Like Chevy Chase in Memoirs of an Invisible Man declaring "I want my molecules back!", Stephane Dion is making demands of the Canadian political class.
He wants his legacy back. His separatist-fighting legacy.
In an op-ed appearing in the Ottawa Citizen, Dion is offering a lecture to NDP leader Jack Layton about why 50% +1 is an unacceptable threshold for a separatist mandate in a sovereignty referendum.
In a nutshell, Dion's argument is that the oui majority in a seccession vote must be large enough to allow the negotiation process to move forward with certainty, and must be able to withstand periodic shifts in public opinion:
"There are two fundamental reasons why negotiations for secession should be contingent on a clear majority. The first is that serious and irreversible decisions that affect future generations should be made by consensus, not on the basis of a weak and uncertain majority, not on the basis of a result which might have been different if the vote had been held the day before or the day after. There is no doubt that secession is something serious and probably irreversible since it is nearly impossible to rebuild a country after it has been broken. Such an action affects future generations and has serious consequences for all of the citizens of the country being broken up.Dion makes a very strong argument. Unfortunately, Dion still has to own up to his role in attempting to form a coalition government with the NDP that would have mortgaged the Canadian government to the Bloc Quebecois.
The second reason is that, even with all the goodwill in the world, negotiating the separation of a modern state would inevitably be difficult and fraught with pitfalls. What must not happen is that, while negotiators are working on a separation agreement, the majority should change its mind and decide to oppose secession. That would be an untenable situation. That is why the process should only be undertaken if there is a sufficiently large majority that will last through the inevitable difficulties of negotiation."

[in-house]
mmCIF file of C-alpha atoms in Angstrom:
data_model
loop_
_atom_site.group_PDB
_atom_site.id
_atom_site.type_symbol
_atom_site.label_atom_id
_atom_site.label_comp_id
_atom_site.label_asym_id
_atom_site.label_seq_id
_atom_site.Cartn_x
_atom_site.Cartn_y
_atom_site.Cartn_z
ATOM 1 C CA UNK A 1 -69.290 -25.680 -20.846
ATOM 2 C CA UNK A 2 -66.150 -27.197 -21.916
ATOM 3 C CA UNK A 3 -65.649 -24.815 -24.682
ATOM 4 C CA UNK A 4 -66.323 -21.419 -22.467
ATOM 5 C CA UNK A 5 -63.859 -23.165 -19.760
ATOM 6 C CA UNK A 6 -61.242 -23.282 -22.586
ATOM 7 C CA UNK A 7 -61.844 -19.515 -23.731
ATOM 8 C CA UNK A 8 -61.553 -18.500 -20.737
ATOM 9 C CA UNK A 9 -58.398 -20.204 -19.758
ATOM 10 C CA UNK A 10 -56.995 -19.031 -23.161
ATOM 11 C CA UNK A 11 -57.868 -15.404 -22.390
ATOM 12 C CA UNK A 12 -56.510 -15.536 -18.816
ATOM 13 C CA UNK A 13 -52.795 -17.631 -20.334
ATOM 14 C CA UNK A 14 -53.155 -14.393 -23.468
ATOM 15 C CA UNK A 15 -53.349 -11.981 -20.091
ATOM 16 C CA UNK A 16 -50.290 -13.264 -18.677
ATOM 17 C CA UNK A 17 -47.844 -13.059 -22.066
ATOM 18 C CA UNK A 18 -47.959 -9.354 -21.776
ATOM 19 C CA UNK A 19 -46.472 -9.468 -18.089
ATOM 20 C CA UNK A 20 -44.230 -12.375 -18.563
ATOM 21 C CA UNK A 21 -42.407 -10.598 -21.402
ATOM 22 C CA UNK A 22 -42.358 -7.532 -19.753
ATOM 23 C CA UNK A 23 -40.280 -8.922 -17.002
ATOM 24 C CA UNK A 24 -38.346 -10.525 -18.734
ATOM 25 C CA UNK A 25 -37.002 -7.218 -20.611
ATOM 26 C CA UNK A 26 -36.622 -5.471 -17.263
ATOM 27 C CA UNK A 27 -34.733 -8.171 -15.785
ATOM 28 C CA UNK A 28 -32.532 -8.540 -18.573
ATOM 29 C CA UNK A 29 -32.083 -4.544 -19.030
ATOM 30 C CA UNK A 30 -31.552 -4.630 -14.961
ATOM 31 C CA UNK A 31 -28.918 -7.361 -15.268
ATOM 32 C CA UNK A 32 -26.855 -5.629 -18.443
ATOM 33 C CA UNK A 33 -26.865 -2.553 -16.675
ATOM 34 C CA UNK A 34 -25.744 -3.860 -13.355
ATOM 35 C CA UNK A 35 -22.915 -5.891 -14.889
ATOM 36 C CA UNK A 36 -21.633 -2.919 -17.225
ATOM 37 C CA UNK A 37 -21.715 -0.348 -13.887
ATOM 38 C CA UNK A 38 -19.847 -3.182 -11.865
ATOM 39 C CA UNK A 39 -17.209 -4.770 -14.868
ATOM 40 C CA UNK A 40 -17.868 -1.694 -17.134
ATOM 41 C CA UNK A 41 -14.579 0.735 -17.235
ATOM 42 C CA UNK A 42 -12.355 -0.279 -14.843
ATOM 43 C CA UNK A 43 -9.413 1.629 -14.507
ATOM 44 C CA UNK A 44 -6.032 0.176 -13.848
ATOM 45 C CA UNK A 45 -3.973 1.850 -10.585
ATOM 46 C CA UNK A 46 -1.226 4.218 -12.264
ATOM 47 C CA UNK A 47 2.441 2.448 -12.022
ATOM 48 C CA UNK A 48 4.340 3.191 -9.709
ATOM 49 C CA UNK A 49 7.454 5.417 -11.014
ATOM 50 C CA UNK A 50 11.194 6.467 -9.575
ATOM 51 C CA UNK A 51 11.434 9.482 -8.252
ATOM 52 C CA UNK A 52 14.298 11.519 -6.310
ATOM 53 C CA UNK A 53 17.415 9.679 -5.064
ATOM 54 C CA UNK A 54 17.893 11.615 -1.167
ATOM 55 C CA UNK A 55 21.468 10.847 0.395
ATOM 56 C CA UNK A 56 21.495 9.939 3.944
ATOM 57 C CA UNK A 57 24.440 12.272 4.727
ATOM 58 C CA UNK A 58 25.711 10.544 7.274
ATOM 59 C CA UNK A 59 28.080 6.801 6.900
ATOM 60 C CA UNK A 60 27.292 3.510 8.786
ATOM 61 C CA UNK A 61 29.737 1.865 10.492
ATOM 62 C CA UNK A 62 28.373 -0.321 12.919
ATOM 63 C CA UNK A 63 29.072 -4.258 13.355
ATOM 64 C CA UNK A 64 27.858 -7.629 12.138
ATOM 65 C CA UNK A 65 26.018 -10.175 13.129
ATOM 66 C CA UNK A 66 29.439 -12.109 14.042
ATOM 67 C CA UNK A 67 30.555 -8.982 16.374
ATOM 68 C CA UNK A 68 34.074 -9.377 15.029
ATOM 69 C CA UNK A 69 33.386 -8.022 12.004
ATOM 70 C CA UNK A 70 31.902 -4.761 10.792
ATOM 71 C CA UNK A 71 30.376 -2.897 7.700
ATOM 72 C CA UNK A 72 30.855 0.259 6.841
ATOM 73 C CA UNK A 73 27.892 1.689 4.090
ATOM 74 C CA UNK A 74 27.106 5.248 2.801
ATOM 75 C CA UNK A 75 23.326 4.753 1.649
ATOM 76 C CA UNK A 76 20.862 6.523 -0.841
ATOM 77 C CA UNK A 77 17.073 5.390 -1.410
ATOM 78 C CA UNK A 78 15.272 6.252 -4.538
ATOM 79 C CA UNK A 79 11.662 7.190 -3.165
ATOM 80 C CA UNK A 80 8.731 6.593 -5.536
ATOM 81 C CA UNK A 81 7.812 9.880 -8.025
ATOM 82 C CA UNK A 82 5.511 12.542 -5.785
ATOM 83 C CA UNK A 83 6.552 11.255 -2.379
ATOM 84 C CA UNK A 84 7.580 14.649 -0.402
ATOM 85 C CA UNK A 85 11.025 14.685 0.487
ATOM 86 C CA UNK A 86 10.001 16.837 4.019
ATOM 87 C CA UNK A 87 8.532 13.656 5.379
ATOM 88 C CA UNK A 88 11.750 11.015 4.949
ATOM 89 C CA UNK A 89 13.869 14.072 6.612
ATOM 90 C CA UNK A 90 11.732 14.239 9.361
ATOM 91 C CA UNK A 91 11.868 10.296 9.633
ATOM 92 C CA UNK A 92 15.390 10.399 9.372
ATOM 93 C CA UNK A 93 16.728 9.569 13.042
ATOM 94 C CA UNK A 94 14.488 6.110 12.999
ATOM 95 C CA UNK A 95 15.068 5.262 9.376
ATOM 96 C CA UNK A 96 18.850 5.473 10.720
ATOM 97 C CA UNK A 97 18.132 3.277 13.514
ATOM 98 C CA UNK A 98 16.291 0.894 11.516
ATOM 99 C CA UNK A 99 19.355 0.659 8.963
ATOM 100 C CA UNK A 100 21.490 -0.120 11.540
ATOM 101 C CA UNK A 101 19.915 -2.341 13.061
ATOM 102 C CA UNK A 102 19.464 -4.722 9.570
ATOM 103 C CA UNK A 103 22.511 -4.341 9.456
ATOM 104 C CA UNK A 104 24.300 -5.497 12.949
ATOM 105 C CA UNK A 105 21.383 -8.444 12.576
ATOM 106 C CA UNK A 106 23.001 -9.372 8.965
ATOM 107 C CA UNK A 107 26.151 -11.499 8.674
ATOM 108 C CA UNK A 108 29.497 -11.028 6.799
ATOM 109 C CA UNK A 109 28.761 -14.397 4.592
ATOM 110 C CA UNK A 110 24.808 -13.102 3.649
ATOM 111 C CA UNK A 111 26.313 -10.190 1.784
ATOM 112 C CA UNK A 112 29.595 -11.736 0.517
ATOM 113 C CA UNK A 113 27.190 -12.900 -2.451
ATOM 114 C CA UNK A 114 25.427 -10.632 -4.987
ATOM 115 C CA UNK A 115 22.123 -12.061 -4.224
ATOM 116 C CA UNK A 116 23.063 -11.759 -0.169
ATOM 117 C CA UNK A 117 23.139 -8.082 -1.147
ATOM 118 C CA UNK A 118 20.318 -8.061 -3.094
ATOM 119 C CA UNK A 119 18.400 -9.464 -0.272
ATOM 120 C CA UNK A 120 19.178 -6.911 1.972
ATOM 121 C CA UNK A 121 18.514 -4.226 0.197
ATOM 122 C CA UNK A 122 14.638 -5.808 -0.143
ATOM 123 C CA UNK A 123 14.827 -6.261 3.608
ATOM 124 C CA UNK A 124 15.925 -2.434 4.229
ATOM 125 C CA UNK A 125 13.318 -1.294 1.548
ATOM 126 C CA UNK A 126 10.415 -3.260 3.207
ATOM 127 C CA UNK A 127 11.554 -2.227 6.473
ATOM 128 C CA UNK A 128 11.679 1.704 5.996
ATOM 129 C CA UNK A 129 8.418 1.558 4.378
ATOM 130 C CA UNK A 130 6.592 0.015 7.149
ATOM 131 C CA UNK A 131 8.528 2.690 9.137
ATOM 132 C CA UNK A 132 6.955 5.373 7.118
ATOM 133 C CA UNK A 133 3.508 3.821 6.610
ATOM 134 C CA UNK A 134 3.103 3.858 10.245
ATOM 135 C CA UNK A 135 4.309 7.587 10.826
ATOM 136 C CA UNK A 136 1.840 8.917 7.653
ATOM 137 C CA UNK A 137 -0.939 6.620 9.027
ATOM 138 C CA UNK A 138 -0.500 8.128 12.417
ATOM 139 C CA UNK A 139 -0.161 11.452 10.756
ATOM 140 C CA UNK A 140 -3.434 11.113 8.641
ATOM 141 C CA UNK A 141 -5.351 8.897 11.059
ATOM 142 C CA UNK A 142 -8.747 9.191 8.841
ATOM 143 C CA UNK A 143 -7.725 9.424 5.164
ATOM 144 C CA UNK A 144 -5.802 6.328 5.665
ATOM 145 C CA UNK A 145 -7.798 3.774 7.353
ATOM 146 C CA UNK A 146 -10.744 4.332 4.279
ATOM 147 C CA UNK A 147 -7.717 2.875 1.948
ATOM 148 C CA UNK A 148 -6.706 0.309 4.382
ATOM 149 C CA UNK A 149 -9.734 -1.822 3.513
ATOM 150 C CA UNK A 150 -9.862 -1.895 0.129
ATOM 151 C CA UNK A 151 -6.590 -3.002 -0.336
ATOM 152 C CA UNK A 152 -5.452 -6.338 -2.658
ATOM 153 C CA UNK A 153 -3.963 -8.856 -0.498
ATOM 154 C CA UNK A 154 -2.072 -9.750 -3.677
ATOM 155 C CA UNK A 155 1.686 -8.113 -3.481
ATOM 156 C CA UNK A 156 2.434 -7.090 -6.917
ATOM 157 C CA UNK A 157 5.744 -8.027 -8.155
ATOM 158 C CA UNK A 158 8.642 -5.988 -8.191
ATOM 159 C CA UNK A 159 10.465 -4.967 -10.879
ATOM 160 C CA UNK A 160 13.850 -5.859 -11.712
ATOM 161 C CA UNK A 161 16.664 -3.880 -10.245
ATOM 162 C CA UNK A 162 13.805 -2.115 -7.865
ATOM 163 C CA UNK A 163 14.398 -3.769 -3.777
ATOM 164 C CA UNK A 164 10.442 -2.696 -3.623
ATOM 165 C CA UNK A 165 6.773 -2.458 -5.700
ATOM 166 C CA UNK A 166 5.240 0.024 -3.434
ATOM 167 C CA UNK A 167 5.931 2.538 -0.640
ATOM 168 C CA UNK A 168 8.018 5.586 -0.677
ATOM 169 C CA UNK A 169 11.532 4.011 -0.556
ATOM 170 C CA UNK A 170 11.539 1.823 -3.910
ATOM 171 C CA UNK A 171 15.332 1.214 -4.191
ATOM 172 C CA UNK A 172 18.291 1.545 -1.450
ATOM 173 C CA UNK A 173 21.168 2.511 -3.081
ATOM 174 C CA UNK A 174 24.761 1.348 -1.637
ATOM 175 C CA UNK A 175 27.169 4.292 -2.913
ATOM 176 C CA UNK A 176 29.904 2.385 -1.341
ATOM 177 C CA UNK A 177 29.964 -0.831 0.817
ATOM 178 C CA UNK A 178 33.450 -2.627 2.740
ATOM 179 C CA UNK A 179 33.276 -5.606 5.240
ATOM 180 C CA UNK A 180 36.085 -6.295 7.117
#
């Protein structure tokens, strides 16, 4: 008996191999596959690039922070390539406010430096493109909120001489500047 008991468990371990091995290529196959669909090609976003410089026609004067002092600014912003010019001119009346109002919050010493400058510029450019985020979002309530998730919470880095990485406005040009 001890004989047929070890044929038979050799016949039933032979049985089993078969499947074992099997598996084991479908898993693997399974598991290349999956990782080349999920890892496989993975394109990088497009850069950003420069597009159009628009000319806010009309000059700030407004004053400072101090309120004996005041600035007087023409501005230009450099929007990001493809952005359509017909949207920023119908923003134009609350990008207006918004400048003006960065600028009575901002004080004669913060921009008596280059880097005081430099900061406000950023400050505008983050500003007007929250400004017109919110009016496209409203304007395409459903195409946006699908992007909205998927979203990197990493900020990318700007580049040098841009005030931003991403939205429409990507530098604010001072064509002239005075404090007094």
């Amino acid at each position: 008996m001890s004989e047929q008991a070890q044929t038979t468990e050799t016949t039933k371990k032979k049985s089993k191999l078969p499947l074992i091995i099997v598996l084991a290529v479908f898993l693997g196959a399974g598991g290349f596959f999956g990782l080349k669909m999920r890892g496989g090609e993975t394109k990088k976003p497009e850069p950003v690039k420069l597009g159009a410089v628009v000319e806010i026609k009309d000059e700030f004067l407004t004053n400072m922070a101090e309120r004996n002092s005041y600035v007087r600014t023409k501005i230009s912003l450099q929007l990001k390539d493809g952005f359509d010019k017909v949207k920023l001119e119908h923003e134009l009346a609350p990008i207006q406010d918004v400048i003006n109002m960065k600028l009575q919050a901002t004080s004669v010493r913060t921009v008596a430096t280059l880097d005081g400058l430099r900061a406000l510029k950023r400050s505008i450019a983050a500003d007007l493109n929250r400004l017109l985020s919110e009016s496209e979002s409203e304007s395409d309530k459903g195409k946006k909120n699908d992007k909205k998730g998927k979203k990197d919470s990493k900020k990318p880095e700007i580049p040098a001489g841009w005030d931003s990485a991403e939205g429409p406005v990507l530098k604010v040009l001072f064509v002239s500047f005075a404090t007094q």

While the Liberals publicly boasted that the Bloc had voluntarily taken separatism off the table for 18 months, and that they had refused to give in to Bloc demands on language law.
However, the NDP had been walking the BQ line on Bill 101 all along, and are walking it still.
In 2008, the coalition's right hand ignored what the left hand had been doing. Now that the left hand no longer needs the right hand at all, it seems that all bets are off.
It's admirable that Stephane Dion is standing up to Jack Layton on his soft-on-separatism positions now. But Dion knew full well that Layton was soft on separatism before he tried to bring the NDP and Bloc together in a vain attempt (vain in every sense of the word) to snatch power away from the Tories.
That's why Dion will likely never recapture his tainted legacy as a separatist fighter. When all the political chips were on the table, he revealled to Canadians that he can be every bit as soft on separatism as Jack Layton clearly is.
In 2008, and as it pertains to the fight against separatism, Stephane Dion has made himself Canada's invisible man.